Elm zigzag sawfly has not yet caused high levels of defoliation in Britain, but as the species population builds up this situation may change. Pesticide treatments have proved an effective means of controlling the larvae in other countries, but the pesticides available for use in the UK are not specific to the sawfly larvae and will kill other insect species. Therefore, pesticide applications are likely to have significant effects on other invertebrates inhabiting the elm trees. The few elms in Britain which are preserved as ornamentals, and do not support rare, native invertebrates, may require the sawflies to be treated with a pesticide to preserve their appearance, but this would not be a long-term solution to the problem.
Feeding traces of mature larvae
The zigzag feeding pattern produced by the young larvae is characteristic and simple to diagnose, especially if the larva is present. The feeding damage caused by older larvae can be more difficult to identify, as the older larvae feed in a more general manner and the zigzag pattern is less obvious. The adult sawfly probably emerges in Britain in April after the winter, and the first damage may be noticeable soon after this time.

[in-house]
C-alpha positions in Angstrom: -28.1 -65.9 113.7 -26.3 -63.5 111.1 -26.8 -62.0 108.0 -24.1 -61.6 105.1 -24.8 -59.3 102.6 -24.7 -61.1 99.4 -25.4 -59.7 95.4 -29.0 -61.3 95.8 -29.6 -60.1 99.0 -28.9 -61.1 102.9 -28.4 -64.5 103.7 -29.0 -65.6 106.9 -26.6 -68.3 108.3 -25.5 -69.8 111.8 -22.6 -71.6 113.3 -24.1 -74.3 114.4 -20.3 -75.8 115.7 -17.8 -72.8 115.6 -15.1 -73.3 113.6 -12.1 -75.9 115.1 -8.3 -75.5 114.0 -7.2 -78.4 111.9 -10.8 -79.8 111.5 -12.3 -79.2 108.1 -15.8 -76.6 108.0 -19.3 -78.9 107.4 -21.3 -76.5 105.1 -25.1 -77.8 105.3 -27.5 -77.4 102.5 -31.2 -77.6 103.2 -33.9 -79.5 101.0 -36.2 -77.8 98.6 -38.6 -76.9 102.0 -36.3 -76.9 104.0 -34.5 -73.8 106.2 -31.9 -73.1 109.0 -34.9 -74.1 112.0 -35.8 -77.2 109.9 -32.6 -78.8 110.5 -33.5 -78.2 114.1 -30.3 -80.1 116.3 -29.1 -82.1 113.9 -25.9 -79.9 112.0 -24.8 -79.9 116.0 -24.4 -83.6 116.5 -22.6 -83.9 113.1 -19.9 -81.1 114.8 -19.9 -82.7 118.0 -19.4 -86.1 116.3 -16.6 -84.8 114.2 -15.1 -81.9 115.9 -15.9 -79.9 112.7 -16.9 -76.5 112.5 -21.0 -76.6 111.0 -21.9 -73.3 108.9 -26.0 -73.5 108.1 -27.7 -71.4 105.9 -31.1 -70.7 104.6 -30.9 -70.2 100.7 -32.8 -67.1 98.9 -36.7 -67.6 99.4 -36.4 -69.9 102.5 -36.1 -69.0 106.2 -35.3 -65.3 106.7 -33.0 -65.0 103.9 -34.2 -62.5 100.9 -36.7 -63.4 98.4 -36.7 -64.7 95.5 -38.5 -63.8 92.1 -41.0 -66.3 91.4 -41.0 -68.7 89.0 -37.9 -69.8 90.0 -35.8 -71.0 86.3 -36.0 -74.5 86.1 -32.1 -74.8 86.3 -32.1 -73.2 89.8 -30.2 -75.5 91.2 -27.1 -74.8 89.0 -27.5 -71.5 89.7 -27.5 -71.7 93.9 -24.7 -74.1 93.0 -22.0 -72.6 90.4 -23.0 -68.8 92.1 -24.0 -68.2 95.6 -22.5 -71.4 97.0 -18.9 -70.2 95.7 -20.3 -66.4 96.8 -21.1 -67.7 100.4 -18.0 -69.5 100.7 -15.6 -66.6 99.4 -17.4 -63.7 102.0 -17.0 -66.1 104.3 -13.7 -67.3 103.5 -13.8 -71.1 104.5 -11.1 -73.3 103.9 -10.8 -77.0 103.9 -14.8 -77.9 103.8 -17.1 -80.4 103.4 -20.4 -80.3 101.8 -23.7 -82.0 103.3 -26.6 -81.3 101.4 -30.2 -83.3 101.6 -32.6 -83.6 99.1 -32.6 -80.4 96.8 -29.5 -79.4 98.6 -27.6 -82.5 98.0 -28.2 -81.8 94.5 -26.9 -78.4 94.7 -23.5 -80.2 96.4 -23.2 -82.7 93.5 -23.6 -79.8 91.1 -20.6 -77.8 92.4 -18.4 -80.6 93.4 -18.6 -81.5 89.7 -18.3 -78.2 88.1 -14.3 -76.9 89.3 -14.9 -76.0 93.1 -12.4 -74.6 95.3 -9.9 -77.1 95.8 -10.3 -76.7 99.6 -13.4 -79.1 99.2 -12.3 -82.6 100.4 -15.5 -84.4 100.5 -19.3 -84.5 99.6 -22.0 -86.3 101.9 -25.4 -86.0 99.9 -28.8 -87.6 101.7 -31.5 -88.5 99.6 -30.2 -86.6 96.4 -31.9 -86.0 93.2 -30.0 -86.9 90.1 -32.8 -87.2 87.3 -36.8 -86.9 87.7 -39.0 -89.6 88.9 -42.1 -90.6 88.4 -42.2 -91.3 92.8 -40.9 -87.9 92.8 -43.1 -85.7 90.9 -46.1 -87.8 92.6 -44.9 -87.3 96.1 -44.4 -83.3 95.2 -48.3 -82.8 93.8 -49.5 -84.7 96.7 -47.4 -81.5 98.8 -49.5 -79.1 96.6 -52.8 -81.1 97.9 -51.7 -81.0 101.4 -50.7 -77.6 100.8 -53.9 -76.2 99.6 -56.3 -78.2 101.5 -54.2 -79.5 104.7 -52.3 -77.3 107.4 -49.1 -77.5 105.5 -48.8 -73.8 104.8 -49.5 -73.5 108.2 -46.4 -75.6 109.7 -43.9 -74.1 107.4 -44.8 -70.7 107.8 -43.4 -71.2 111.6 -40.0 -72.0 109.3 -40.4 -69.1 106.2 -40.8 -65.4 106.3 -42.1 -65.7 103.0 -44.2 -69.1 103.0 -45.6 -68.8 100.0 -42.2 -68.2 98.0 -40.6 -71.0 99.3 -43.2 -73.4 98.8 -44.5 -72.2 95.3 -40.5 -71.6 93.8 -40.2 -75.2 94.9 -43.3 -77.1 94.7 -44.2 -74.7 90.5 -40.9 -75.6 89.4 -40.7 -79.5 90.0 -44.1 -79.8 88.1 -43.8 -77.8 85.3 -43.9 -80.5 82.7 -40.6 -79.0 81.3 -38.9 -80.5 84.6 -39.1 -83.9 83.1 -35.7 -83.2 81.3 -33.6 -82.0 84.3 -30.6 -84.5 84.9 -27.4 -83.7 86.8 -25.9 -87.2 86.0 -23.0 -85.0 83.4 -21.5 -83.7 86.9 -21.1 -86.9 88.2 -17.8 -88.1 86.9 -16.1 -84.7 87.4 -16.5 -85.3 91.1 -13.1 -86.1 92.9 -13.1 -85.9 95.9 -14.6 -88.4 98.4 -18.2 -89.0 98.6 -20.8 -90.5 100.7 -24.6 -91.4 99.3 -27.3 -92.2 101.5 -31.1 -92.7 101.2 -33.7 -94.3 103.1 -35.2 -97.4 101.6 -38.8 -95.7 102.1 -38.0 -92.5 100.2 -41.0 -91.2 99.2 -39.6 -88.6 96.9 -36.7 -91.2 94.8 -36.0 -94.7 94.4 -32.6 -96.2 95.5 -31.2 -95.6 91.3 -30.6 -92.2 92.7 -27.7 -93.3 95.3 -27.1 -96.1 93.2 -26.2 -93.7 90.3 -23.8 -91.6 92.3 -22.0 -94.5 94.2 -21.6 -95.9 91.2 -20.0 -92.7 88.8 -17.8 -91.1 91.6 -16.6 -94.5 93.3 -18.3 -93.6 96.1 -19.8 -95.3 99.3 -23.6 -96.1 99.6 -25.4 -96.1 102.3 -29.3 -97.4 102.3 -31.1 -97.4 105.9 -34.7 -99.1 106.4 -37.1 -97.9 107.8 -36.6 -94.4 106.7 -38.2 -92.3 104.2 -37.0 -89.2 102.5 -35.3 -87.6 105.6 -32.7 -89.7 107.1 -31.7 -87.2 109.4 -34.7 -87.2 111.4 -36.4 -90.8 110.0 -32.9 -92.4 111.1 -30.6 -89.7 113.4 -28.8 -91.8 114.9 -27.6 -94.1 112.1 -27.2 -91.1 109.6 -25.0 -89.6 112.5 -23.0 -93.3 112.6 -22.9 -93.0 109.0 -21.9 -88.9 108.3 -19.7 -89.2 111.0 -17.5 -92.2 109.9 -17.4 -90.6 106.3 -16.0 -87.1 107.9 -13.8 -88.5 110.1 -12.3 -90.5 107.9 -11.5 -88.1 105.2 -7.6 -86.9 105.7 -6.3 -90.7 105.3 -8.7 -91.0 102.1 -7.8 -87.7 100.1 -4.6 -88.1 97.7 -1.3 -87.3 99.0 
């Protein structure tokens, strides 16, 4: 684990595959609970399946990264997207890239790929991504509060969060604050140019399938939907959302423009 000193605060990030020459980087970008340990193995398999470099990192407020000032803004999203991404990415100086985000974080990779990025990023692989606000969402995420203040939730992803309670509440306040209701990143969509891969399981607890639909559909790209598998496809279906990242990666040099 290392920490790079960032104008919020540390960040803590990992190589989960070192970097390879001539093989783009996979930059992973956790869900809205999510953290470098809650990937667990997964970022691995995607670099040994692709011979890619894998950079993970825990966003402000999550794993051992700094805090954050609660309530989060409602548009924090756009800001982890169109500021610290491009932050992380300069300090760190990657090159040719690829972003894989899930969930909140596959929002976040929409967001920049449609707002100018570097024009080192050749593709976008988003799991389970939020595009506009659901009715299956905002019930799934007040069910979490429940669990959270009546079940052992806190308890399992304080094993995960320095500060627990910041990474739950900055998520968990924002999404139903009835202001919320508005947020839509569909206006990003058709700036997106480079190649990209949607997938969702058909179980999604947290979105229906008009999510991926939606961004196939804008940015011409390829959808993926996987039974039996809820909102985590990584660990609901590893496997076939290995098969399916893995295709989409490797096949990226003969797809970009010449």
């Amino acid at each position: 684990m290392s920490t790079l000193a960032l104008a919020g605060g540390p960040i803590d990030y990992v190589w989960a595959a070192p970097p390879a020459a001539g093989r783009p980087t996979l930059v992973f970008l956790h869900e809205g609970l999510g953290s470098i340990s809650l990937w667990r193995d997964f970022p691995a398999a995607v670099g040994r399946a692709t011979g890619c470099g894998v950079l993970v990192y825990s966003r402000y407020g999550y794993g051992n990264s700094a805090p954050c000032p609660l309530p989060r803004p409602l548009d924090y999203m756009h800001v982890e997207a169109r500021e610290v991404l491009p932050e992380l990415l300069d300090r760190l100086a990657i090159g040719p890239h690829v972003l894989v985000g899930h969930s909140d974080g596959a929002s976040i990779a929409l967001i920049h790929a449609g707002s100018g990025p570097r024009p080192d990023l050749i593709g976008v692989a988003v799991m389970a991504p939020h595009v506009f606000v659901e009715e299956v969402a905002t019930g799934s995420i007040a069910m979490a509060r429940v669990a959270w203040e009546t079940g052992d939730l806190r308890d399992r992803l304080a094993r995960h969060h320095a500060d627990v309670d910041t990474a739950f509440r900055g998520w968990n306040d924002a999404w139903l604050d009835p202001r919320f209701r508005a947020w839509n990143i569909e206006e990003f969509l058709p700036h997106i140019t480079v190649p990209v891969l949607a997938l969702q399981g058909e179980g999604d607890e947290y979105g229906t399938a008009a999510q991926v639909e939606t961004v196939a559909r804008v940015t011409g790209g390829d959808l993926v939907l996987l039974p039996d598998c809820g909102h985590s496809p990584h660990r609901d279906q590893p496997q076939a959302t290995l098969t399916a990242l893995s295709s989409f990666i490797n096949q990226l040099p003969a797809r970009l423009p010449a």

Larvae – young larvae are a near-uniform green and are easy to find if present within a zigzag track due to their habit of holding on to the inside edge of the leaf tissues. Older larvae often destroy the original zigzag and they feed more extensively, and damage at this stage can look similar to that produced by other leaf-chewing insects. The older elm zigzag sawfly larvae have a lateral stripe on either side of their head capsule which crosses their eyes, and their second and third pairs of true legs have a brown, sometimes incomplete, ‘T’-shaped mark.
Mature zigzag sawfly larva